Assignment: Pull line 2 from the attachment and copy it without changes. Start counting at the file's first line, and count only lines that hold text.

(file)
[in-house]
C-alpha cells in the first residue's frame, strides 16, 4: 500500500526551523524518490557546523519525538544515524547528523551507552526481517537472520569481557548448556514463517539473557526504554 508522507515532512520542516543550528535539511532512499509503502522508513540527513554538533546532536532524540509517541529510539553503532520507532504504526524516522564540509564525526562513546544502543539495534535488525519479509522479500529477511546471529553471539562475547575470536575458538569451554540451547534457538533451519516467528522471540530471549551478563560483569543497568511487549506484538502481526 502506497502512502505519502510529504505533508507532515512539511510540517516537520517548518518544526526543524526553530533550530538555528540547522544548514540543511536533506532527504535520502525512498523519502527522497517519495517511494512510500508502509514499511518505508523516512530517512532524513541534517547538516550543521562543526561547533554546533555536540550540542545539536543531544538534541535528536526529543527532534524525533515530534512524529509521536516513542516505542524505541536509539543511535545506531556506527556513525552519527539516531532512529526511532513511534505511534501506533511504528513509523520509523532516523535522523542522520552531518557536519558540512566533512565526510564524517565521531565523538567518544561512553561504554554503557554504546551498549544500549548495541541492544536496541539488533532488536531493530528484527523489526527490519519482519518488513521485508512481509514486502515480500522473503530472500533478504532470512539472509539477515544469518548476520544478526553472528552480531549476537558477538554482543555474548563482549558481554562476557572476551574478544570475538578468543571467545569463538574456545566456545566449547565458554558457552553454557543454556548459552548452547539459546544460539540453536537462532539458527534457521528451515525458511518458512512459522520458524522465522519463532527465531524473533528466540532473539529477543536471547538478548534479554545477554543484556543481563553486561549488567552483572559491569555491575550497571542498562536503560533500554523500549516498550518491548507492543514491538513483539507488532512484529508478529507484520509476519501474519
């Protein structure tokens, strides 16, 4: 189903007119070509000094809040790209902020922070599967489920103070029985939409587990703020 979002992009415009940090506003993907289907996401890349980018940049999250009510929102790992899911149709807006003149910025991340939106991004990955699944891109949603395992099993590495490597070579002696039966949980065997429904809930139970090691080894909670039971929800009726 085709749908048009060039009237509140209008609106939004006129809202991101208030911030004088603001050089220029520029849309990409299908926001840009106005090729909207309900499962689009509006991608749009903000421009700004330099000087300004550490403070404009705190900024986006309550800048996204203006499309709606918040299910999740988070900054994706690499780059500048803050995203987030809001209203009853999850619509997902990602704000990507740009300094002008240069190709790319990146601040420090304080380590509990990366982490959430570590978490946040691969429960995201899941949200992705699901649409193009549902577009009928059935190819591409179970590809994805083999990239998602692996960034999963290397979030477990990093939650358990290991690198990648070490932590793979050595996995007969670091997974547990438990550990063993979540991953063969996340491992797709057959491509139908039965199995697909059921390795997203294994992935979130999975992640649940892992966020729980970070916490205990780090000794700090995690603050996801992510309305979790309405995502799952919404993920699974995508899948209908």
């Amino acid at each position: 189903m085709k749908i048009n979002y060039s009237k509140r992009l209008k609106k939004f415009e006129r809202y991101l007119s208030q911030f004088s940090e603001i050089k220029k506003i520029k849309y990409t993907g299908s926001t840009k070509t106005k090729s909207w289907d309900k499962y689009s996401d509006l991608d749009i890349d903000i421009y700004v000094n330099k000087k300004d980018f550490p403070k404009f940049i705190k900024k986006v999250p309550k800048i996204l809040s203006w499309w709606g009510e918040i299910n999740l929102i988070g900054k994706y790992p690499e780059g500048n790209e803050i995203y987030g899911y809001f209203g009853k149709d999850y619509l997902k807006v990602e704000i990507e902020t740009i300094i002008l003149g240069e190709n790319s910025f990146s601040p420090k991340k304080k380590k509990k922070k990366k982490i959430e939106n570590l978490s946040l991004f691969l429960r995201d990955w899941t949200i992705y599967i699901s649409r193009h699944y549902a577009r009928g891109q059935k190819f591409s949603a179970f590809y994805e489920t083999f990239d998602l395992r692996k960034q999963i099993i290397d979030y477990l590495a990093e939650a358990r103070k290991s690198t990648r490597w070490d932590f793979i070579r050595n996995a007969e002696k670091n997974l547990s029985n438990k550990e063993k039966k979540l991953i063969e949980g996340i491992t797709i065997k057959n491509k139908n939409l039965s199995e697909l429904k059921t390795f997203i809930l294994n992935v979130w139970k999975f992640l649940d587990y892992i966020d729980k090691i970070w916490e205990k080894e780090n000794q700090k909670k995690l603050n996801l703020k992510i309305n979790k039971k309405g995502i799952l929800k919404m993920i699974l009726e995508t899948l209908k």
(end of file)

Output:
C-alpha cells in the first residue's frame, strides 16, 4: 500500500526551523524518490557546523519525538544515524547528523551507552526481517537472520569481557548448556514463517539473557526504554 508522507515532512520542516543550528535539511532512499509503502522508513540527513554538533546532536532524540509517541529510539553503532520507532504504526524516522564540509564525526562513546544502543539495534535488525519479509522479500529477511546471529553471539562475547575470536575458538569451554540451547534457538533451519516467528522471540530471549551478563560483569543497568511487549506484538502481526 502506497502512502505519502510529504505533508507532515512539511510540517516537520517548518518544526526543524526553530533550530538555528540547522544548514540543511536533506532527504535520502525512498523519502527522497517519495517511494512510500508502509514499511518505508523516512530517512532524513541534517547538516550543521562543526561547533554546533555536540550540542545539536543531544538534541535528536526529543527532534524525533515530534512524529509521536516513542516505542524505541536509539543511535545506531556506527556513525552519527539516531532512529526511532513511534505511534501506533511504528513509523520509523532516523535522523542522520552531518557536519558540512566533512565526510564524517565521531565523538567518544561512553561504554554503557554504546551498549544500549548495541541492544536496541539488533532488536531493530528484527523489526527490519519482519518488513521485508512481509514486502515480500522473503530472500533478504532470512539472509539477515544469518548476520544478526553472528552480531549476537558477538554482543555474548563482549558481554562476557572476551574478544570475538578468543571467545569463538574456545566456545566449547565458554558457552553454557543454556548459552548452547539459546544460539540453536537462532539458527534457521528451515525458511518458512512459522520458524522465522519463532527465531524473533528466540532473539529477543536471547538478548534479554545477554543484556543481563553486561549488567552483572559491569555491575550497571542498562536503560533500554523500549516498550518491548507492543514491538513483539507488532512484529508478529507484520509476519501474519